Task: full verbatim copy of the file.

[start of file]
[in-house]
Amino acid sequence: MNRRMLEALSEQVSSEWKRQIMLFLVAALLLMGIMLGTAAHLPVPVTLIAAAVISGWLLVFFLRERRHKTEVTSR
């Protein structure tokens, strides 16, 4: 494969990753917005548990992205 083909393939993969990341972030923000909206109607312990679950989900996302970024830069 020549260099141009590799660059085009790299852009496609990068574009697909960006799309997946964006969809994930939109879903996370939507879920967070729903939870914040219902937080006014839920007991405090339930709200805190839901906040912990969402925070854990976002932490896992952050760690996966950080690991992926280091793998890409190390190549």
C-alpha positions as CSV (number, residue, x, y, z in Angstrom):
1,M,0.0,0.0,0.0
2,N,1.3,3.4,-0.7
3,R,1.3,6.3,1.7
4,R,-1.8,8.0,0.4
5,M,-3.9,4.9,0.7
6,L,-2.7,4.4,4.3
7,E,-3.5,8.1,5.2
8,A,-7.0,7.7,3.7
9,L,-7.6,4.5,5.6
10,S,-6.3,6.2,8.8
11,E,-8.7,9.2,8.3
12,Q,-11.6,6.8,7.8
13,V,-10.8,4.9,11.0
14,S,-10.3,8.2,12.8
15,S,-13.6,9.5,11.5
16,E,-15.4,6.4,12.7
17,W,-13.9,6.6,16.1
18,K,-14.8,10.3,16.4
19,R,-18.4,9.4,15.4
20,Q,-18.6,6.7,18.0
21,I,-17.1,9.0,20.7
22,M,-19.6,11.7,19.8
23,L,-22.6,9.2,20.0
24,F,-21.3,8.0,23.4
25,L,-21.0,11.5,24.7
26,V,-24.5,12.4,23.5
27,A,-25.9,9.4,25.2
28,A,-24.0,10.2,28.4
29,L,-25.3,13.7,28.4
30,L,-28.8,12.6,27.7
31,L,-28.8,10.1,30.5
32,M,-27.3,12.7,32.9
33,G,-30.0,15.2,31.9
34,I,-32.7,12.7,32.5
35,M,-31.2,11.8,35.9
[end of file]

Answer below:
[in-house]
Amino acid sequence: MNRRMLEALSEQVSSEWKRQIMLFLVAALLLMGIMLGTAAHLPVPVTLIAAAVISGWLLVFFLRERRHKTEVTSR
């Protein structure tokens, strides 16, 4: 494969990753917005548990992205 083909393939993969990341972030923000909206109607312990679950989900996302970024830069 020549260099141009590799660059085009790299852009496609990068574009697909960006799309997946964006969809994930939109879903996370939507879920967070729903939870914040219902937080006014839920007991405090339930709200805190839901906040912990969402925070854990976002932490896992952050760690996966950080690991992926280091793998890409190390190549």
C-alpha positions as CSV (number, residue, x, y, z in Angstrom):
1,M,0.0,0.0,0.0
2,N,1.3,3.4,-0.7
3,R,1.3,6.3,1.7
4,R,-1.8,8.0,0.4
5,M,-3.9,4.9,0.7
6,L,-2.7,4.4,4.3
7,E,-3.5,8.1,5.2
8,A,-7.0,7.7,3.7
9,L,-7.6,4.5,5.6
10,S,-6.3,6.2,8.8
11,E,-8.7,9.2,8.3
12,Q,-11.6,6.8,7.8
13,V,-10.8,4.9,11.0
14,S,-10.3,8.2,12.8
15,S,-13.6,9.5,11.5
16,E,-15.4,6.4,12.7
17,W,-13.9,6.6,16.1
18,K,-14.8,10.3,16.4
19,R,-18.4,9.4,15.4
20,Q,-18.6,6.7,18.0
21,I,-17.1,9.0,20.7
22,M,-19.6,11.7,19.8
23,L,-22.6,9.2,20.0
24,F,-21.3,8.0,23.4
25,L,-21.0,11.5,24.7
26,V,-24.5,12.4,23.5
27,A,-25.9,9.4,25.2
28,A,-24.0,10.2,28.4
29,L,-25.3,13.7,28.4
30,L,-28.8,12.6,27.7
31,L,-28.8,10.1,30.5
32,M,-27.3,12.7,32.9
33,G,-30.0,15.2,31.9
34,I,-32.7,12.7,32.5
35,M,-31.2,11.8,35.9